IHP organized a session on Ecohydrology for sustainability and water security in Africa attended by around 60 people, with close to 20 being women. It promoted the upscaling of the ecohydrological methodologies from scientific base concepts to becoming part of a national water master plan as an important tool for the implementation of Integrated Water Resource Management (IWRM) in compliance with the relevant SDG targets 6.5 (IWRM) and 6.6 (water-related ecosystems). The session noted the necessity of broad dissemination of the ecohydrological methodology as innovative, low energy/low cost advanced science approach: ecosystem processes and biotechnologies are used as “dual regulation” in the systemic framework provided by the ecohydrology principles for governance at national, regional and international levels.
The IHP session on SDG 8: Water for jobs and the role of young professionals was attended by 60 participants, 23 of which were women. The session highlighted that water, though essential to create and sustain jobs in every sector of the economy, suffers from skill shortages which makes it difficult for employers to fill entry-level positions. The session emphasized the role of education in addressing this gap in the water sector while promoting equal access to information and communication technologies (ICT). The use of Free and Open Source Software (FOSS) helps to close the digital divide between countries and to create innovative jobs. The session concluded that development cannot take place without jobs and that there is need to support young professionals through sustained investment in (1) education, providing access to science and engineering, and (2) green technologies and continuous innovation; also, policies related to job creation, socioeconomic development, and poverty reduction should be designed and implemented in an integrated manner. The session underlined that policymakers can promote social and economic development by facilitating job creation and inclusive private sector-led growth, understanding what drives job creation, and what obstacles prevent the private sector from generating jobs.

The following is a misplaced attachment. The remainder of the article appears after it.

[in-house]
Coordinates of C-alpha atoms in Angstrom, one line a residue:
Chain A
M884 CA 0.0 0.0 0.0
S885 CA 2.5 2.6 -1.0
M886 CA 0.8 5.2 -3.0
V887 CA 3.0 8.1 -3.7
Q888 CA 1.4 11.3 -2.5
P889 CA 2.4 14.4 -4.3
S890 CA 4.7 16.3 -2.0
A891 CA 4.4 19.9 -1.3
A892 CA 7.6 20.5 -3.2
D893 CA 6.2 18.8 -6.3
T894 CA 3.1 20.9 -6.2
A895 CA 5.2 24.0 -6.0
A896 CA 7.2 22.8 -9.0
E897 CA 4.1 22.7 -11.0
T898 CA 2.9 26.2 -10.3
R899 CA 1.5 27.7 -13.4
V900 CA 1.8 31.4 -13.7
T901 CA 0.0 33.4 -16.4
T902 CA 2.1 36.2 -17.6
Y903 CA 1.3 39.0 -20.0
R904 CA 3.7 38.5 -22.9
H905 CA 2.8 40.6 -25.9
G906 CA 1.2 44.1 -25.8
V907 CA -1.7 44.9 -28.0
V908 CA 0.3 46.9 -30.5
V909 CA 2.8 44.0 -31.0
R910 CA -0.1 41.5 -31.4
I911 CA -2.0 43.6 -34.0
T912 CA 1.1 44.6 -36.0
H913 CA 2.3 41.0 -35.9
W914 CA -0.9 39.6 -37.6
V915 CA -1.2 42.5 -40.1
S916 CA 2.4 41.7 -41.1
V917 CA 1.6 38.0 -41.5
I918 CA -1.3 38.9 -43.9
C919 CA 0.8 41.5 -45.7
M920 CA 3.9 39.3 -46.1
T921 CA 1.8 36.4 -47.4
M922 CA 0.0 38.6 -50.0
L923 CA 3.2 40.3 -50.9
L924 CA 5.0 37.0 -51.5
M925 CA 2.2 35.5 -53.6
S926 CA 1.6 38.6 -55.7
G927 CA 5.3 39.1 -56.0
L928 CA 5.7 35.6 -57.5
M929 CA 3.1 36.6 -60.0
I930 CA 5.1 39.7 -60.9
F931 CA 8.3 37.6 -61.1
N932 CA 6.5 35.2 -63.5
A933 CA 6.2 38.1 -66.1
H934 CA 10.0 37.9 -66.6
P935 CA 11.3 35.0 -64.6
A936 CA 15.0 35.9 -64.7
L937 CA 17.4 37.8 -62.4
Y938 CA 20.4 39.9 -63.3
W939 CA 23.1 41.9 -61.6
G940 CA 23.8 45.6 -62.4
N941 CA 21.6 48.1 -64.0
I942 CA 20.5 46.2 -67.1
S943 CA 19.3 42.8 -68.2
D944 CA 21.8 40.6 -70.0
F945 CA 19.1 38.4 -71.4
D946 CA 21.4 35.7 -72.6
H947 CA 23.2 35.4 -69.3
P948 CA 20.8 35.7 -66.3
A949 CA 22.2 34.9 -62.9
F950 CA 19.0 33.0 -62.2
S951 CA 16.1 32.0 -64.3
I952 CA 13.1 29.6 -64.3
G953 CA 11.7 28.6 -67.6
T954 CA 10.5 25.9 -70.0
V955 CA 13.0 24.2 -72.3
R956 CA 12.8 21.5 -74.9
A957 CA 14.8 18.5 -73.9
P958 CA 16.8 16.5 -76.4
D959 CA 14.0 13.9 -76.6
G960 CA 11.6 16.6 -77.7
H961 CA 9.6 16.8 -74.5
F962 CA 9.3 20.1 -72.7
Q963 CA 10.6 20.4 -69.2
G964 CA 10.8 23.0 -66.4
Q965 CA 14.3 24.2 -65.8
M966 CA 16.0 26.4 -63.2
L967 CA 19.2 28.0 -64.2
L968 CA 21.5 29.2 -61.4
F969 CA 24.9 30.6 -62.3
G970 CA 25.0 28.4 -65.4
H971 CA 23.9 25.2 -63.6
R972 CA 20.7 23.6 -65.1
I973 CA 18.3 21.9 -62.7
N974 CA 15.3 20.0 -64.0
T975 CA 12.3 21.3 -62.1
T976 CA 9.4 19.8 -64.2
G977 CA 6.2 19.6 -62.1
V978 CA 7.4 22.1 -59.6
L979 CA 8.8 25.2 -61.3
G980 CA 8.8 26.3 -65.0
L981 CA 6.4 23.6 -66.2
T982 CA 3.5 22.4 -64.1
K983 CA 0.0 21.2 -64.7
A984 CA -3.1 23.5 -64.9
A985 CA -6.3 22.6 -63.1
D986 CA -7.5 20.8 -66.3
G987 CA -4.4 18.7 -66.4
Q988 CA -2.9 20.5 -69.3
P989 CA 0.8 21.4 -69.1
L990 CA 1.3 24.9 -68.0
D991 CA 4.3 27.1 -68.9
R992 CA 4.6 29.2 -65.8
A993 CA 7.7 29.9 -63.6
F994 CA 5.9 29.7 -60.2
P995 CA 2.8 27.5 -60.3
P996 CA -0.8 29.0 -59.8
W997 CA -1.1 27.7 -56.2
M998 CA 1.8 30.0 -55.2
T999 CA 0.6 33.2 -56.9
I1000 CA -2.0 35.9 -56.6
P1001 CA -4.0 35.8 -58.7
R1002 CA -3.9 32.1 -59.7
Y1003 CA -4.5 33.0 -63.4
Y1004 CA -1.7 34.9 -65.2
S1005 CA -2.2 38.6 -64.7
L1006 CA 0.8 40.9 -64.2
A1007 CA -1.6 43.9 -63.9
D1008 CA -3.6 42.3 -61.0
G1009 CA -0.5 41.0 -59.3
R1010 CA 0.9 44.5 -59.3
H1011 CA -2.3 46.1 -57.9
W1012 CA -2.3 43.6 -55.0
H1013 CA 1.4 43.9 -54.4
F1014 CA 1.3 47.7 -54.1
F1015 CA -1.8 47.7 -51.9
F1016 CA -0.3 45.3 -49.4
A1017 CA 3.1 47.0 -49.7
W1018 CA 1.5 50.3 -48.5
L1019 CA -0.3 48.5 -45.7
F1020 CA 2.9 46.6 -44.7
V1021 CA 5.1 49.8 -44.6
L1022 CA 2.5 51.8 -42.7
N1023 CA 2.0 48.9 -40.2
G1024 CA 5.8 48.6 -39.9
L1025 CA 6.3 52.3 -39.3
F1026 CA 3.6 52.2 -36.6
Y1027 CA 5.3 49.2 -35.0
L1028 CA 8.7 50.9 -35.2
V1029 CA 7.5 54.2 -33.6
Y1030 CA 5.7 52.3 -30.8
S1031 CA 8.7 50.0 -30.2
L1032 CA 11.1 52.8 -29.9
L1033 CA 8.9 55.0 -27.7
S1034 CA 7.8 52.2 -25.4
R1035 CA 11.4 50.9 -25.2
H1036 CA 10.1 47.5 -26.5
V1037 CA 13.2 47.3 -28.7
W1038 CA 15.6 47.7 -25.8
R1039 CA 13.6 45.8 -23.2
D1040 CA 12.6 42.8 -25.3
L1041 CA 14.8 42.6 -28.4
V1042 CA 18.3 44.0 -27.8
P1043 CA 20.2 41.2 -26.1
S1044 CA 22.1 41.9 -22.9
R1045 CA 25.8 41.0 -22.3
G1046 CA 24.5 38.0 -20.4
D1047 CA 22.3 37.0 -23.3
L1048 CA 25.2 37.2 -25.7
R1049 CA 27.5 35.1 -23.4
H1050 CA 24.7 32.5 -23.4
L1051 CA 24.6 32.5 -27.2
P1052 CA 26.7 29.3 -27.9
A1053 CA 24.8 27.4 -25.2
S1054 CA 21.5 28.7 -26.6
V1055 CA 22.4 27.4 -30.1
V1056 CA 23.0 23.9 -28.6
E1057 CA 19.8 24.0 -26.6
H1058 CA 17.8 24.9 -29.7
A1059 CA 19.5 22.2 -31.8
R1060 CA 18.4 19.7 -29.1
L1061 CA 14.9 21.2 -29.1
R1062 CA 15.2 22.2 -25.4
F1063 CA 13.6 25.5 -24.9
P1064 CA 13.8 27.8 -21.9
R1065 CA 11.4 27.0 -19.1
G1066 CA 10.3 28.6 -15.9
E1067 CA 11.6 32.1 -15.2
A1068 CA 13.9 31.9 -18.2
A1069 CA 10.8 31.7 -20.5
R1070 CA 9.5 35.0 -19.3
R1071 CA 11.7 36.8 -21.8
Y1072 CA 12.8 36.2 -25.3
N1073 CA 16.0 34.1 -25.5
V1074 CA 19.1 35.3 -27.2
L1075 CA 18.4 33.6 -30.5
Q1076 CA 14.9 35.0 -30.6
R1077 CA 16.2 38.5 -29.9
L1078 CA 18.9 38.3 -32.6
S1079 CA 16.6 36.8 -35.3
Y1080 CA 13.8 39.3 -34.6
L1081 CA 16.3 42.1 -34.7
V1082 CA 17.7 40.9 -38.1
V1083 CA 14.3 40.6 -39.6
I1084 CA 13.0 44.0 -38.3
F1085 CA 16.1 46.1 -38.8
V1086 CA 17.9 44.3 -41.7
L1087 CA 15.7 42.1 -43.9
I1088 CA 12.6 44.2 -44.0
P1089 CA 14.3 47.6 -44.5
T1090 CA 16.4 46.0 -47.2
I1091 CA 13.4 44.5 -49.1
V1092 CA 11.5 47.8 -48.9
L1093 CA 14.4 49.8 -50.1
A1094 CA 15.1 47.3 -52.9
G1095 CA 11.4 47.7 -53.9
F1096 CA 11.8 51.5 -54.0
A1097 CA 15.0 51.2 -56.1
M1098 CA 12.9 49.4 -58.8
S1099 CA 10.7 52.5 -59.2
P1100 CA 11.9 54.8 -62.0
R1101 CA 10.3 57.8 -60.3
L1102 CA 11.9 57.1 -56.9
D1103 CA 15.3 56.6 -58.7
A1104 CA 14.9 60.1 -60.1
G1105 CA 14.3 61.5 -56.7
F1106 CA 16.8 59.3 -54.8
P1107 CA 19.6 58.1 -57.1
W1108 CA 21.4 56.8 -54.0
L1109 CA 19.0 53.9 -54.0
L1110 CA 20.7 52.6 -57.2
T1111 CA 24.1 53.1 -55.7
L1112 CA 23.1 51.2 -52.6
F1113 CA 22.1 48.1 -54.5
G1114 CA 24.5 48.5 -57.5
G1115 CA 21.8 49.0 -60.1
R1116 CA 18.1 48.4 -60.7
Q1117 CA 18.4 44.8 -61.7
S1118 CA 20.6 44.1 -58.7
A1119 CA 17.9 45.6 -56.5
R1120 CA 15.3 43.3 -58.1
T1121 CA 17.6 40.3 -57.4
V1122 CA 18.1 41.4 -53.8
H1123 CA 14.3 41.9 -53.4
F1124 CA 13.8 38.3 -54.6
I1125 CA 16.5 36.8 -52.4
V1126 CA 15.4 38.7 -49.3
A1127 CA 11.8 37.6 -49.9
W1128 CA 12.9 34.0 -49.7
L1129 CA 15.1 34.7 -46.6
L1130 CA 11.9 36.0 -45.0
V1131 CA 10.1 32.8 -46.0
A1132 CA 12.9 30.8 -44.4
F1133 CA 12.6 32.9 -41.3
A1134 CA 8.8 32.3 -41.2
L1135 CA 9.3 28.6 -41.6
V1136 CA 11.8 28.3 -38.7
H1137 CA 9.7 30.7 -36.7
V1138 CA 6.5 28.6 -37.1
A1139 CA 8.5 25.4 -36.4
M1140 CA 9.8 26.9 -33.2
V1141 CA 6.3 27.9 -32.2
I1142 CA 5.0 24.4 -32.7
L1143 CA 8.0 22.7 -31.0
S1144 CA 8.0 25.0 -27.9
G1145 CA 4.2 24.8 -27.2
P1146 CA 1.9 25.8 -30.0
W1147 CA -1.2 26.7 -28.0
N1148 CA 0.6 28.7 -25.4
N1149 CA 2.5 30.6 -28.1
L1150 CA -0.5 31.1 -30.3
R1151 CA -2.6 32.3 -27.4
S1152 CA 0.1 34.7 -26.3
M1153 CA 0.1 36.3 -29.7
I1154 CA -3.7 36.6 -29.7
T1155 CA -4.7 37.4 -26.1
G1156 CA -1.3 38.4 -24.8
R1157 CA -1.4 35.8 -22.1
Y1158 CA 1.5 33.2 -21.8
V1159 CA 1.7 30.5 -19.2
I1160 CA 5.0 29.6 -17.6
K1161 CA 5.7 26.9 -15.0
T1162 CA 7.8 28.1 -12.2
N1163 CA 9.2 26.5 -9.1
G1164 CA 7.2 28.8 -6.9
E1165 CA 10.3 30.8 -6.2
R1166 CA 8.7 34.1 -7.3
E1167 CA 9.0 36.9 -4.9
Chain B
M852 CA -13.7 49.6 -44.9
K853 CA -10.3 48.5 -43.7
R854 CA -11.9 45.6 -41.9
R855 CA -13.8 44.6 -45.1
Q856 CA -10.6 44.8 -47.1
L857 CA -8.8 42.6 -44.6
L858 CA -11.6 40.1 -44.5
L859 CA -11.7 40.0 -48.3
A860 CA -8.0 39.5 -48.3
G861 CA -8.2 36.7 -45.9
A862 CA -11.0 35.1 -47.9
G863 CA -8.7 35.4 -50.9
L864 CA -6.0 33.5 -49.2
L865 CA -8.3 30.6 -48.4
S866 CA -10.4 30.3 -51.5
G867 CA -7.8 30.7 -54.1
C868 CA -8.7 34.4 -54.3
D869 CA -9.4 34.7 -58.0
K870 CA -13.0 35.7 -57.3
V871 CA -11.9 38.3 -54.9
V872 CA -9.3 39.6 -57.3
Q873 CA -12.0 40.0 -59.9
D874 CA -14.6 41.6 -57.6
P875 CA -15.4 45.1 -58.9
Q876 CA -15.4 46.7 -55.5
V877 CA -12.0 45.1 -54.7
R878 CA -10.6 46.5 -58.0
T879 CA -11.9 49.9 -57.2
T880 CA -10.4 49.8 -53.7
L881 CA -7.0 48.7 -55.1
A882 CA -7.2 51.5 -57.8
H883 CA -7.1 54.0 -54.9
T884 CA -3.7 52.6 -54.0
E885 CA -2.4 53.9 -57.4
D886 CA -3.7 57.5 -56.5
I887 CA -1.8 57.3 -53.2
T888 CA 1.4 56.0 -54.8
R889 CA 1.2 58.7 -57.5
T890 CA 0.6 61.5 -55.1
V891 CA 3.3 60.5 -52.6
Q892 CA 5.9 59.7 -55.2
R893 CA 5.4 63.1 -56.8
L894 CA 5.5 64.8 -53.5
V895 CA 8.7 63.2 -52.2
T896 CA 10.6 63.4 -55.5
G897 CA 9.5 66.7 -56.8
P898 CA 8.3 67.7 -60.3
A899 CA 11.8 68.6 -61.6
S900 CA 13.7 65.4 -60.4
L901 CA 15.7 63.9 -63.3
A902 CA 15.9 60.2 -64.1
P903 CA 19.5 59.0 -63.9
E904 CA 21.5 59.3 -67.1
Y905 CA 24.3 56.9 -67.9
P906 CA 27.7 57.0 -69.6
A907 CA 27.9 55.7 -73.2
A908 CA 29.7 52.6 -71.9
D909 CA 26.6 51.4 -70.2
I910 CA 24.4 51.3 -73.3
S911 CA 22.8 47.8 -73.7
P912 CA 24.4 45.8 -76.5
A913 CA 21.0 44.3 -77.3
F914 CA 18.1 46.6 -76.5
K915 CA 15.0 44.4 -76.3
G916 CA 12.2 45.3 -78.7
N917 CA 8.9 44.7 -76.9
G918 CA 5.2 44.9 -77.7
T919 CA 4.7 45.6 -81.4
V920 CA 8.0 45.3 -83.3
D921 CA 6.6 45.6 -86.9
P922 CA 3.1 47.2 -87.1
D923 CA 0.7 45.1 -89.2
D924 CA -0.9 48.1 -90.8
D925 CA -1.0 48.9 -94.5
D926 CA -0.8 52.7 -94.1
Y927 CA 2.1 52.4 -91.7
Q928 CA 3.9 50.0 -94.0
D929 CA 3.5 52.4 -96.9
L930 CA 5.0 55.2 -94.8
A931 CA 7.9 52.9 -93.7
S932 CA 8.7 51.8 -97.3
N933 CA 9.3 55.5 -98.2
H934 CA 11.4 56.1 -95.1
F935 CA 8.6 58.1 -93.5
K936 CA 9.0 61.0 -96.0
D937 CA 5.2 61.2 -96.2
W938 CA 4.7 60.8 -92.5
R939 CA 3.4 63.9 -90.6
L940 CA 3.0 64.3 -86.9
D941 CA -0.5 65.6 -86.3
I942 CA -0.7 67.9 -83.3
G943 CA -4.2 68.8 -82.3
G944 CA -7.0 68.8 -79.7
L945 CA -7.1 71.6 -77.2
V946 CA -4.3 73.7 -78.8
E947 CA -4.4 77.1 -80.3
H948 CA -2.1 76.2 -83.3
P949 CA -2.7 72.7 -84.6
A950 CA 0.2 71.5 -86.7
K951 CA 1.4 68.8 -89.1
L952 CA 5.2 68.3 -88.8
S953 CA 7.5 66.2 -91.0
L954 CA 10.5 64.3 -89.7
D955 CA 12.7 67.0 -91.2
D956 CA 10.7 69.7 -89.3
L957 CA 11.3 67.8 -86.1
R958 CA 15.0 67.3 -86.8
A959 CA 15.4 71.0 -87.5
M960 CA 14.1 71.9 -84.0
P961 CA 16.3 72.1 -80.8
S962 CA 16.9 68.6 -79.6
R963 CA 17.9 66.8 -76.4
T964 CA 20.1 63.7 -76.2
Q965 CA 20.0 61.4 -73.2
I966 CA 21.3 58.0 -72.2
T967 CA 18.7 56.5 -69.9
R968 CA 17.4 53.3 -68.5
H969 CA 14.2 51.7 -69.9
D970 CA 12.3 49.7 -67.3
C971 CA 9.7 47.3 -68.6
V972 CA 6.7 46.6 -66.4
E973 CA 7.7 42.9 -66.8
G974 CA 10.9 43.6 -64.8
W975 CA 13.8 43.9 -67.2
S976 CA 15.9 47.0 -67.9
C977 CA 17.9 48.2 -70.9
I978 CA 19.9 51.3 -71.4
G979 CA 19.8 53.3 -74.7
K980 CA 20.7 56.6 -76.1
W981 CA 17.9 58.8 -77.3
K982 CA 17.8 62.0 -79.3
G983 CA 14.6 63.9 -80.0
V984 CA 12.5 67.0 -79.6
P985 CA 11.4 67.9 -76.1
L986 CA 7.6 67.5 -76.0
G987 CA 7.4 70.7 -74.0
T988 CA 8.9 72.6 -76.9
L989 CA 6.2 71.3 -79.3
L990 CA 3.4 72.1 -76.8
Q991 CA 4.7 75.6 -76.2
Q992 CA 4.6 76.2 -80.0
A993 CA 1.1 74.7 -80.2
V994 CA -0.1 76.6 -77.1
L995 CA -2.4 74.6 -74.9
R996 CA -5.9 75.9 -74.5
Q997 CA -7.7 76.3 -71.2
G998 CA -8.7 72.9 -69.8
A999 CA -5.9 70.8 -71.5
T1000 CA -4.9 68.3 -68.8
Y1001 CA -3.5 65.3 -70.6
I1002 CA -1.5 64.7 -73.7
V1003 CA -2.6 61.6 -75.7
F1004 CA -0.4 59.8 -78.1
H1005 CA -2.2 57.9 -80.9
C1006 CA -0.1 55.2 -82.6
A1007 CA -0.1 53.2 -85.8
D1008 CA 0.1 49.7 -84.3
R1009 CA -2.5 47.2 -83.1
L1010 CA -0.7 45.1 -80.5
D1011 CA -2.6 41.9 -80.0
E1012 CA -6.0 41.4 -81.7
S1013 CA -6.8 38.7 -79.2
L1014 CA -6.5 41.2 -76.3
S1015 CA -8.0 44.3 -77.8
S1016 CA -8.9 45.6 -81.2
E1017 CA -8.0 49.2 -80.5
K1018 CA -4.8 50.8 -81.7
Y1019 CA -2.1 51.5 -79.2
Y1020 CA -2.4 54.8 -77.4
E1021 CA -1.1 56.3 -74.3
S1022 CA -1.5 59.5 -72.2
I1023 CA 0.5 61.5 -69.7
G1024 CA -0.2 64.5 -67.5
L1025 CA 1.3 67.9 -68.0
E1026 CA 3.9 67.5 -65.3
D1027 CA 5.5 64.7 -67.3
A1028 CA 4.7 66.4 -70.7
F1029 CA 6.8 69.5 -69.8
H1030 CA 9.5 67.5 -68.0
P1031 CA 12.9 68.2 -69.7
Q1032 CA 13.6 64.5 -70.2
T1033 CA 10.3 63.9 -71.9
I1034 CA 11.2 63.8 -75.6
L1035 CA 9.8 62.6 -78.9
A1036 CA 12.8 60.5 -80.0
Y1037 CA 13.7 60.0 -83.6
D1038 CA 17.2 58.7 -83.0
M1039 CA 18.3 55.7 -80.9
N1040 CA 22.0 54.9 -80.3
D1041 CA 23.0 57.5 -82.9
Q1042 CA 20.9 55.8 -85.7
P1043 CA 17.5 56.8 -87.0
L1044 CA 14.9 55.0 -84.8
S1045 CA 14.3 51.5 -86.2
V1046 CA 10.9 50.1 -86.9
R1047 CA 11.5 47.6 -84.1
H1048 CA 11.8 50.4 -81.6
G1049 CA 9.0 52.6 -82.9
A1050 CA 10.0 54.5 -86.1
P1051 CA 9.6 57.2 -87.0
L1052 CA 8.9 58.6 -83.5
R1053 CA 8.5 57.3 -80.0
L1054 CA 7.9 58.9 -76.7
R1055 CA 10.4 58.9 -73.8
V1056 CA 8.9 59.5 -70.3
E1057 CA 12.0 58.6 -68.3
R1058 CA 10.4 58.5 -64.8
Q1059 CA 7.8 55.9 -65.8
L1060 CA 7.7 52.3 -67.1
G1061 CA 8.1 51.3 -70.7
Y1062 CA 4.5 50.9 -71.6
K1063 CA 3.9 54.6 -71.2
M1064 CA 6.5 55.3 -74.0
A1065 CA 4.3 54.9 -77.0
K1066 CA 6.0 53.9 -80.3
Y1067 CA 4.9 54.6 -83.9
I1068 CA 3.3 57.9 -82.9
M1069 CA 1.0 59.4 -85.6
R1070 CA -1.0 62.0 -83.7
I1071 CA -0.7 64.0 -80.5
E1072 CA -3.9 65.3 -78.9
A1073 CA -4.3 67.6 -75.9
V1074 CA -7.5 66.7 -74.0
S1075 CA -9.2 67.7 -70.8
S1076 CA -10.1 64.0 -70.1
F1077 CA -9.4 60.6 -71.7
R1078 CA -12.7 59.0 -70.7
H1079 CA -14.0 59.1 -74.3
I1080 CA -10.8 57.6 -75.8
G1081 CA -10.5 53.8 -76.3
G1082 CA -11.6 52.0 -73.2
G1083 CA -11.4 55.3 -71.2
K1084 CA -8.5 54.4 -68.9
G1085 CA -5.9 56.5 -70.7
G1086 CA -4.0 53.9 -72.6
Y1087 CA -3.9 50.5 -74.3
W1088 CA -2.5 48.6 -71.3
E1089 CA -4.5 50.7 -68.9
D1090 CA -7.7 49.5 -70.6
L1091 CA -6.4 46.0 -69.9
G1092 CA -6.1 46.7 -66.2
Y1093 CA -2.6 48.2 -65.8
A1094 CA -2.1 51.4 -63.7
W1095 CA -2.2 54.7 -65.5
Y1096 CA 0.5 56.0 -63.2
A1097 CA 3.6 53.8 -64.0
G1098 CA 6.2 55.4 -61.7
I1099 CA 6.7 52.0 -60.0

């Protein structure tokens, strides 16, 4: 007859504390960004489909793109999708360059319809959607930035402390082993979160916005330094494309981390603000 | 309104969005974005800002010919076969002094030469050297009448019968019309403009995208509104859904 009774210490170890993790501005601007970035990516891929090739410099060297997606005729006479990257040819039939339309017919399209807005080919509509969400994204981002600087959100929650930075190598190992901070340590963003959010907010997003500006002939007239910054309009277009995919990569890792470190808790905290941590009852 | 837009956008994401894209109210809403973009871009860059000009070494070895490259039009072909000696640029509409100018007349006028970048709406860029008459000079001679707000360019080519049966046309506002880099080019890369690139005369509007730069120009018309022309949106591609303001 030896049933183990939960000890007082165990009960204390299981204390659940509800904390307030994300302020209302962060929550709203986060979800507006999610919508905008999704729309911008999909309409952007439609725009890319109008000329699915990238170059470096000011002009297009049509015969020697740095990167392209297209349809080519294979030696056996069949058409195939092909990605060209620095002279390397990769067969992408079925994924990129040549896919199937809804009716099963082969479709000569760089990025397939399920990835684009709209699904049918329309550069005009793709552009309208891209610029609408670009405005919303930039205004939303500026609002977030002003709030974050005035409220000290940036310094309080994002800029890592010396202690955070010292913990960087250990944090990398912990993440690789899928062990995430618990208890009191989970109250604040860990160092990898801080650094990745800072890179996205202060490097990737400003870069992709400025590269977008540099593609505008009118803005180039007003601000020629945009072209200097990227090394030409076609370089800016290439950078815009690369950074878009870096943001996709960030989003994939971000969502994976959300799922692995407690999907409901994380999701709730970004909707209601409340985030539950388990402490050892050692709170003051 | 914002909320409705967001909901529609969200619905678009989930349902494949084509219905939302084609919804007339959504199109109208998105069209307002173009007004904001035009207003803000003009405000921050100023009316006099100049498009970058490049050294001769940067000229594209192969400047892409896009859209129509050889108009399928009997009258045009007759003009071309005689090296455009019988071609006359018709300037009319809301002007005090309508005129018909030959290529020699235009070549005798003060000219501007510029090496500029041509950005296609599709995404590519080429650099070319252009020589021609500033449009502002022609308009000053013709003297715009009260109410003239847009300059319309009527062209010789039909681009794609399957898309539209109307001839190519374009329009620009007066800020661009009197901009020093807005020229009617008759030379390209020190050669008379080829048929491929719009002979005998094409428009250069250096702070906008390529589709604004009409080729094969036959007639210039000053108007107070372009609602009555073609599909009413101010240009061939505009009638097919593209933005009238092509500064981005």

Under the AWW sub-theme “Ensuring water security and climate resilience”, IHP organized one session on climate resilience and a series of sessions and trainings on groundwater governance and the SDGs. Approximately 100 experts, policy makers and practitioners, among them over 20 women, participated in the IHP session Early Warning Systems for water extremes and climate change in Africa to exchange on and assess progress, challenges and needs concerning the use of data, as well as technological and scientific advances in support of water-related SDG implementation and monitoring in Africa.
The IHP organized three sessions on topics related to groundwater governance, the SDGs, and international water law in collaboration with the Ministry of Water and Environment of Uganda, GEF, FAO, the World Bank, IAH and UNECE, as well as a training on Groundwater Management in Transboundary River Basin Organizations in collaboration with BGR and IWMI. The sessions and training highlighted that: (1) groundwater resources represent the most important source of freshwater in Africa, (2) access to drinking water, sanitation and hygiene cannot be achieved without the development and proper management of groundwater resources, (3) although groundwater is included in the original theoretical framework of IWRM, it still remains largely outside of implementation efforts, and (4) sound groundwater governance is crucial to achieving the SDGs as groundwater is linked to about 20% of all the SDG targets. The sessions and the training presented policy and institutional guidelines, recommendations and best practices designed to improve groundwater management at country/local level and groundwater governance at local, national and transboundary levels. They thus offered means to country representatives and water professionals to improve groundwater governance both at domestic and transboundary levels. More than 140 people participated, among them around 35 women.